1. When results at the box office are disappointing, one of two things are usually the culprit: the artistic product didn't live up to expectations or the marketing plan wasn't successful. When enquiring minds want to know what happened, don't point fingers unless you want fingers pointed back at you. Artistic Directors will fail, and so will Marketing Directors. The arts are inherently risky, and if you are taking risks, at some point you will fail. Get up, dust yourself off, and work to make up the loss on future productions.

2. I have worked for very large and extremely small organizations. I used to think that large organizations had the resources to do everything right. I have found that organizations are sometimes like dogs, the bigger the dog, the larger the pile of shit you have to deal with. So instead of judging the organization on size, judge it on how well you fit within it -- we all have to deal with shit, so you better love the dog.

3. If you want to be successful as a marketing director, you either have to love the product or be a masochist. You are in the arts, which means you are over worked and under paid, so make sure your commitment is worth it.

4. On hiring:
  • There is nothing more important than hiring.
  • Always be scouting for talent. You might not have a position to fill, but you will some day.
  • If I have to choose, I will always pick hunger over experience. You have to be hungry in today's market to be successful. The real key is not to have to choose between hunger and experience.
  • Know yourself before you look for others. Look for people who have strengths where you have weaknesses.

5. I don't know is an acceptable answer for questions that you don't know the answer to. Whenever you have that as a response, it is your responsibility to seek out the answer in a timely fashion.

6. When you start working for a company that didn't have a successful marketing campaign prior to your arrival, fight the urge to change everything immediately. For two reasons: 1) Most times, there are good reasons (even if outdated) for the decisions that were made, and 2) you will need some time to prioritize which things need to be addressed first.

7. If you plan on being the marketing director for more than a month, make decisions that make sense for the long term, even if they might not make sense for the immediate future.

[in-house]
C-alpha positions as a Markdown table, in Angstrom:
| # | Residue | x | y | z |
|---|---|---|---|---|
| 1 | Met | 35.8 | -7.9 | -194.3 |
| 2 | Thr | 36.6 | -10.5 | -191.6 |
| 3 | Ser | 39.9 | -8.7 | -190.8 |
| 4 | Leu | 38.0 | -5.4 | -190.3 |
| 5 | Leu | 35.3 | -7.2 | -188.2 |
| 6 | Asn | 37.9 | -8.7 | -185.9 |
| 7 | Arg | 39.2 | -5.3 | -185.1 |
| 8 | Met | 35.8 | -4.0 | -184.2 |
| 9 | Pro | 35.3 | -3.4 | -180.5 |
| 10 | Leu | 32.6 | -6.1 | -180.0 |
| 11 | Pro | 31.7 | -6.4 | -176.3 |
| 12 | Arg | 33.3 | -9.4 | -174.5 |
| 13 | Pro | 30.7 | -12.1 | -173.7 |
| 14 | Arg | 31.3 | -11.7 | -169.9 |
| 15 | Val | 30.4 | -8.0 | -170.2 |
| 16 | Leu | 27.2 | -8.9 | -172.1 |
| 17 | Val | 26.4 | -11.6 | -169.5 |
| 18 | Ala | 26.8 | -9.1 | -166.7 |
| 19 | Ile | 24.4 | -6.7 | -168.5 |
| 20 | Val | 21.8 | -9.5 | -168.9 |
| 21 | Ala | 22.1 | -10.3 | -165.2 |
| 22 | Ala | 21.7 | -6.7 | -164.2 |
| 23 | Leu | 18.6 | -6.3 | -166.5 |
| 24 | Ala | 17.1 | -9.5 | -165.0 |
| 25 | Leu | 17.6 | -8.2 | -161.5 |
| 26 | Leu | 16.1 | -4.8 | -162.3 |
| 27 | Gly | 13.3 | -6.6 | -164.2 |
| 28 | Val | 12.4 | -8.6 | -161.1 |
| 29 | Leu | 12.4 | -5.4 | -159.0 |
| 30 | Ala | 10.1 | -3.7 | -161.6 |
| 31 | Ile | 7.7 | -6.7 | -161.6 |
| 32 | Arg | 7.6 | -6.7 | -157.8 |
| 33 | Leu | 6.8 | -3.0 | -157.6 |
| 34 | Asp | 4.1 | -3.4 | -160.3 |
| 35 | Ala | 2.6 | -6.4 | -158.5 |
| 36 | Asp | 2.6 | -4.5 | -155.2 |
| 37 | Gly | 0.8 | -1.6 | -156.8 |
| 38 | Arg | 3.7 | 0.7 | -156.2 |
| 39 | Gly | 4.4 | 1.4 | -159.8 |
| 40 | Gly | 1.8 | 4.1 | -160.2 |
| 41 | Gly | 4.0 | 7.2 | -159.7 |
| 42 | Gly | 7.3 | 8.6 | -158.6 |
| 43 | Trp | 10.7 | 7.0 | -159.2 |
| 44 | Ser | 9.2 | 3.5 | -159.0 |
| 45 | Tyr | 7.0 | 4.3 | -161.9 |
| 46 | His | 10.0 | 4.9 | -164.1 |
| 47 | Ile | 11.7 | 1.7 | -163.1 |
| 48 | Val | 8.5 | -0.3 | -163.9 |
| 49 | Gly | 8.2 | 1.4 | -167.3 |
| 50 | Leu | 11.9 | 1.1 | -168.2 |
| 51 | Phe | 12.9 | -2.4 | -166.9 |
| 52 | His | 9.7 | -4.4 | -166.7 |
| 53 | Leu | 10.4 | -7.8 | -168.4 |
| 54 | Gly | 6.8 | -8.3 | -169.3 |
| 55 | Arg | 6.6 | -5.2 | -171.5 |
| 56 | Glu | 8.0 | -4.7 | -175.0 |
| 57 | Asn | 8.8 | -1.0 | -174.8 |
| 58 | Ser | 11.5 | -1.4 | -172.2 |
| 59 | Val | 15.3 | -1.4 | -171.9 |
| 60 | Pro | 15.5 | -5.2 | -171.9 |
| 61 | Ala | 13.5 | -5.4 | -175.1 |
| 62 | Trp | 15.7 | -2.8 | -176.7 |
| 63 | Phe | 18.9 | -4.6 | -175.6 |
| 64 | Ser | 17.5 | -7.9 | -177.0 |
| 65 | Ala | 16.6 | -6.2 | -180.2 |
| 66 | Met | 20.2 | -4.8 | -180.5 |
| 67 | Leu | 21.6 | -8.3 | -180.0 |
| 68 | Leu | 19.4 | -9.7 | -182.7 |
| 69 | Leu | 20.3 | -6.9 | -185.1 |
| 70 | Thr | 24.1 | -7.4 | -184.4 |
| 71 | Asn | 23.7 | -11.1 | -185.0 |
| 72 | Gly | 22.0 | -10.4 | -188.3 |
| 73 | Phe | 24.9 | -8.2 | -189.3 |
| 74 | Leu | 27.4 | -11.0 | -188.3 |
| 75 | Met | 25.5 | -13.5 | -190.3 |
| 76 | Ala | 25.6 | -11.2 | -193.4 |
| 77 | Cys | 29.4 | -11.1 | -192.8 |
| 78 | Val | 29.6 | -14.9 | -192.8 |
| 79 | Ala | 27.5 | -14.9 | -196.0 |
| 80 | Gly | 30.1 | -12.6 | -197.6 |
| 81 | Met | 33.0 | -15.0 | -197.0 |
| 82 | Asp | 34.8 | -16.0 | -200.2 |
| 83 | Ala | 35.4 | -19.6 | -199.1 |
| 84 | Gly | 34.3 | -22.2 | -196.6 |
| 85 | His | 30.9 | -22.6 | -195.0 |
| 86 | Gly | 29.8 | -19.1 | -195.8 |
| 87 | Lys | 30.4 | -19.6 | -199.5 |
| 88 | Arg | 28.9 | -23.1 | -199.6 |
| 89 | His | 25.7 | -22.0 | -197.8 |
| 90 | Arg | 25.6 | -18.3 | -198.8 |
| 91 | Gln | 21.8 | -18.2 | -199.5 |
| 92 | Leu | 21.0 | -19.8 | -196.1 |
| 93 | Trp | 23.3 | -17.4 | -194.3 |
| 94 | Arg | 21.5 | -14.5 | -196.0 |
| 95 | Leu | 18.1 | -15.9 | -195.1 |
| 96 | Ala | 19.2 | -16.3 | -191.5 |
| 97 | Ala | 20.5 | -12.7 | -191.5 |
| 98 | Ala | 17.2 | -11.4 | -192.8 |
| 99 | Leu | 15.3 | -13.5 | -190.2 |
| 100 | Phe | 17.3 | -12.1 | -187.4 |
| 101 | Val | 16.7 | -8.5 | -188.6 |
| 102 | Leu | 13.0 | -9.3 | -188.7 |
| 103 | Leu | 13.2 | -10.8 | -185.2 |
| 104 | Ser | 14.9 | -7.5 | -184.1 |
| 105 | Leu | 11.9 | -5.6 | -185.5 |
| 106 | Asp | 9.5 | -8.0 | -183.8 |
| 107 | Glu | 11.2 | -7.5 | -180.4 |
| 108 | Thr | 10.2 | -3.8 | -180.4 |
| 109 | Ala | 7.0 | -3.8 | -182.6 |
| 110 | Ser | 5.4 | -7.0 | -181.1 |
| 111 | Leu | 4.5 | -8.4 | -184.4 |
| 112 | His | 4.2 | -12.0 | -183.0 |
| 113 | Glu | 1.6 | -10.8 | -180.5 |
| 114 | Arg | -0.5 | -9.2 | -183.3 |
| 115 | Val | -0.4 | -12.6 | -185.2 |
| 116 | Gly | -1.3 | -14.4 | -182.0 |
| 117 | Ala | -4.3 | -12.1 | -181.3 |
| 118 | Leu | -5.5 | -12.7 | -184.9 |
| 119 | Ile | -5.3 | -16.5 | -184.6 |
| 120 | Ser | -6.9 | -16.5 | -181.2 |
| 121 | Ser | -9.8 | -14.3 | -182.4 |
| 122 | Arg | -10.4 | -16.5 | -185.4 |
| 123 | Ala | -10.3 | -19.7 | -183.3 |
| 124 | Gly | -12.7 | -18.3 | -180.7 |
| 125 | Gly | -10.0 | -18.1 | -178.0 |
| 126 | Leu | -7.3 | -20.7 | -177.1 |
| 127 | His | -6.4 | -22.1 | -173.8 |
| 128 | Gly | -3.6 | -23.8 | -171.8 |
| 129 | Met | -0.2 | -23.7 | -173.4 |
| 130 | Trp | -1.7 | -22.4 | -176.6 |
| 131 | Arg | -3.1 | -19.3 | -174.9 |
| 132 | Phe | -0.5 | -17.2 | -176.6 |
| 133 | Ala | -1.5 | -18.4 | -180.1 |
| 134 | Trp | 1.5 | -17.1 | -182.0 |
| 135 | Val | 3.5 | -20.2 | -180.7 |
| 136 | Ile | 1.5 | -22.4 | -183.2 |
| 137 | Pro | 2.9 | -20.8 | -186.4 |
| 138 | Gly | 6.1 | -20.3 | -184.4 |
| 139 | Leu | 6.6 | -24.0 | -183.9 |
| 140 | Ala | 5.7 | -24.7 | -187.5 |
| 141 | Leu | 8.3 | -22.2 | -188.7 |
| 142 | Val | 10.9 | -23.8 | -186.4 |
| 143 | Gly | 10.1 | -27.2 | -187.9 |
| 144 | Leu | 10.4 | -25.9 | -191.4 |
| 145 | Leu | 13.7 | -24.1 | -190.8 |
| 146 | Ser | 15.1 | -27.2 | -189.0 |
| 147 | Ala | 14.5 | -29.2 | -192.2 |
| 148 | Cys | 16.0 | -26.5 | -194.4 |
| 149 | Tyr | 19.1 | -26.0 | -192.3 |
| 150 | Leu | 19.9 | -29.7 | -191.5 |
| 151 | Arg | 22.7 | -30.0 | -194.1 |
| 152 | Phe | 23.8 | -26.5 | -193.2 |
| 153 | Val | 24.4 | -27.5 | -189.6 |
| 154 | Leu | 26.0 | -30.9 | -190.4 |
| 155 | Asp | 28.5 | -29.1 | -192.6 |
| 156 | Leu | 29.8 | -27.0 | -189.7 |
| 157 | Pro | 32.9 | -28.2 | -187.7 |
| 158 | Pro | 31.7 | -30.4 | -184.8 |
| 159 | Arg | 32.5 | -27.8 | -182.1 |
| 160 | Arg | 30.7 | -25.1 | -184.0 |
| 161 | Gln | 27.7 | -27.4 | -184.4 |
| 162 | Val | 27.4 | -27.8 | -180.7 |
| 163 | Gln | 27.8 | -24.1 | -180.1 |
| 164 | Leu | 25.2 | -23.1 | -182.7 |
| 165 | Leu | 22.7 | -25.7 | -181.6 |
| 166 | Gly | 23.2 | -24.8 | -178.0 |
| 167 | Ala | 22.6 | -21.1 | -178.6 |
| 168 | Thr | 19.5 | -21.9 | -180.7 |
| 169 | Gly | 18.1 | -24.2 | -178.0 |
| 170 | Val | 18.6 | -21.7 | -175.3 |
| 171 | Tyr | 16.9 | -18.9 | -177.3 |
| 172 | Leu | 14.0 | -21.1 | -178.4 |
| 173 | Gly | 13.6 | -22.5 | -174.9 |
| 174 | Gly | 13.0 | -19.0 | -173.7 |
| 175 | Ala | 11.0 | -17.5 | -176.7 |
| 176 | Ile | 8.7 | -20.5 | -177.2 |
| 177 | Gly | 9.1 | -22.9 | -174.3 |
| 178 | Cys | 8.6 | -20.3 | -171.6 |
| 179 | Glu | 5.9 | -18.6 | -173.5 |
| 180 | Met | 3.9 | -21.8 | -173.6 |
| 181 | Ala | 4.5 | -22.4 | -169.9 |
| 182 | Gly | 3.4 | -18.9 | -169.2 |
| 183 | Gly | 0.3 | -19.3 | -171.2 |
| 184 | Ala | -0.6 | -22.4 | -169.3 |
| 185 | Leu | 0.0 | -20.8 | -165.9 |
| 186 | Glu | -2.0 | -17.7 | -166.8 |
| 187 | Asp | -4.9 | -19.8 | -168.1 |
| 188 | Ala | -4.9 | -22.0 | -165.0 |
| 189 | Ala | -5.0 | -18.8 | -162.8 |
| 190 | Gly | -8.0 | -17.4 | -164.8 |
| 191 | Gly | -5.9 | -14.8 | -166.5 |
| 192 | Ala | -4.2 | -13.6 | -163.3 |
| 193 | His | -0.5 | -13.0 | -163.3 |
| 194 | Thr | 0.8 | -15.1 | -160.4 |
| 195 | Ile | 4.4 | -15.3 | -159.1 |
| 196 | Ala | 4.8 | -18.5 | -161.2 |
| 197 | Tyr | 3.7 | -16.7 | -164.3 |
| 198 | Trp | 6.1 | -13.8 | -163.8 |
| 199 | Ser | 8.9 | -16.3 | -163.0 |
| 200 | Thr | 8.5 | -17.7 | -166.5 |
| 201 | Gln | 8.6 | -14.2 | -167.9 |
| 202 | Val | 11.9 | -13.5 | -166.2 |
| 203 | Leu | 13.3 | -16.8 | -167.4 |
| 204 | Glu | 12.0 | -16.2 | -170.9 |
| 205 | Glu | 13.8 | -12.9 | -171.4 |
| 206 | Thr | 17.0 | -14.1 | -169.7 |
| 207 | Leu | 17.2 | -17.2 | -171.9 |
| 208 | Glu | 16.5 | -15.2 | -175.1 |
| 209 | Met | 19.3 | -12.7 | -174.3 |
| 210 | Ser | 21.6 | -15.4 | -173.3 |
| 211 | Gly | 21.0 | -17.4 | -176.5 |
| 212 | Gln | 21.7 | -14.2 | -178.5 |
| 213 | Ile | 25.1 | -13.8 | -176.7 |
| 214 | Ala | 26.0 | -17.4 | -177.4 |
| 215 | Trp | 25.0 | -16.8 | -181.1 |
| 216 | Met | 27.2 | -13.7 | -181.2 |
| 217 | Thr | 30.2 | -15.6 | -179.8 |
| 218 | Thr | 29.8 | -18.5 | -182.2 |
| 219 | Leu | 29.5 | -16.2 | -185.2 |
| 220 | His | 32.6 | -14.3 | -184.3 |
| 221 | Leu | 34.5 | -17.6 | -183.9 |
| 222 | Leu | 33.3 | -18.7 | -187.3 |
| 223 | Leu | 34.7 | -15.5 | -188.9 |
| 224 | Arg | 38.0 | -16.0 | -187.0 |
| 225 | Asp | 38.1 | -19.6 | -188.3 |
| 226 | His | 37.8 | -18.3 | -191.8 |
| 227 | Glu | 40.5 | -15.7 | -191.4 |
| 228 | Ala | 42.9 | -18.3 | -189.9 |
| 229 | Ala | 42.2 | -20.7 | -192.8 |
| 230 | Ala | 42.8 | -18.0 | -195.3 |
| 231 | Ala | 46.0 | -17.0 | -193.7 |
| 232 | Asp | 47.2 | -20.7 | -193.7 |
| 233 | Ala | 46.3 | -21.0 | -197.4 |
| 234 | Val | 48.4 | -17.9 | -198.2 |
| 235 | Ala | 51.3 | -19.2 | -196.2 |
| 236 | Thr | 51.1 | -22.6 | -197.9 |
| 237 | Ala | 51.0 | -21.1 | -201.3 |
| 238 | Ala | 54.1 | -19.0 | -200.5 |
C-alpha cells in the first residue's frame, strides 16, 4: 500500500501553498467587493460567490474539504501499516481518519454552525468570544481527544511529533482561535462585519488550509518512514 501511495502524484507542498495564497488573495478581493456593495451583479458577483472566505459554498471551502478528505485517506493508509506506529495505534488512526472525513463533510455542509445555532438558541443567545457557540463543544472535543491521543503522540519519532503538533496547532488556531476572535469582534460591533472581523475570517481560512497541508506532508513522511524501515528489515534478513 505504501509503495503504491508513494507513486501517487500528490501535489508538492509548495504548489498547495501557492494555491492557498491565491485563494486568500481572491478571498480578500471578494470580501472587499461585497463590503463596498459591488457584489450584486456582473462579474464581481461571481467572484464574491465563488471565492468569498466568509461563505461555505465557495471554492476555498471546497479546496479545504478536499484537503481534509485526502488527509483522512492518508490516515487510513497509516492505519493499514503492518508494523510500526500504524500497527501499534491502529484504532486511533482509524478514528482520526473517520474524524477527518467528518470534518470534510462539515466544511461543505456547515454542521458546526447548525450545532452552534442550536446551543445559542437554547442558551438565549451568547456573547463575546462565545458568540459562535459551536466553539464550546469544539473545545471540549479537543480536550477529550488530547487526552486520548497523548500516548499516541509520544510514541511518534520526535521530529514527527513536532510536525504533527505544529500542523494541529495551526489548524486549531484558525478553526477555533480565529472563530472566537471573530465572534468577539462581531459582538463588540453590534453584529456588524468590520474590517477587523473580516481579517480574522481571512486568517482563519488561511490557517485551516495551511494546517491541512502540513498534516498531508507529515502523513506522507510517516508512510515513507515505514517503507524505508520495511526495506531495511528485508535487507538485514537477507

8. As soon as you start seeing the signs that one well is starting to dry up, you better do two things: 1. address the cause for the well drying up if possible, and 2. start digging a new well. Too many marketing directors aren't on the look out for new revenue streams when we should be.

9. Offer help to your colleagues. Most likely you can help someone in a situation you have dealt with, and in turn, your colleagues can probably assist you.

10. Never forget about a patron's entire experience. You can have the greatest play on the most beautiful stage in the best section of town, and it won't matter a bit if you run out of toilet paper in the women's bathroom.

11. Be a discount ninja -- move quickly and silently if needed, but don't disturb the general public.

12. On negotiating:
  • Rule 1: When leaving the negotiation table, always make your opponent feel like he won.
  • Rule 2: Never let your opponent win. Only sign agreements that are beneficial to you.
  • Rule 3: Don't be greedy with Rule 2. You want to win, but if you win too big, you will violate Rule 1, and it will be the end of your relationship.

13. Before accepting a position, make sure you have a candid conversation about your general beliefs on marketing strategy. If the organization is looking for a technology wizard, and you just figured out "the internets" recently, probably not a good fit. Always better to have the lengthy conversations before you start than the awkward conversations after.

14. In times of trouble, often inaction can be more costly than reaction.

15. Be aware of your ego. Many times the best marketing ideas won't come from your department. When good ideas cross your desk, be humble enough to act on them and thank the source.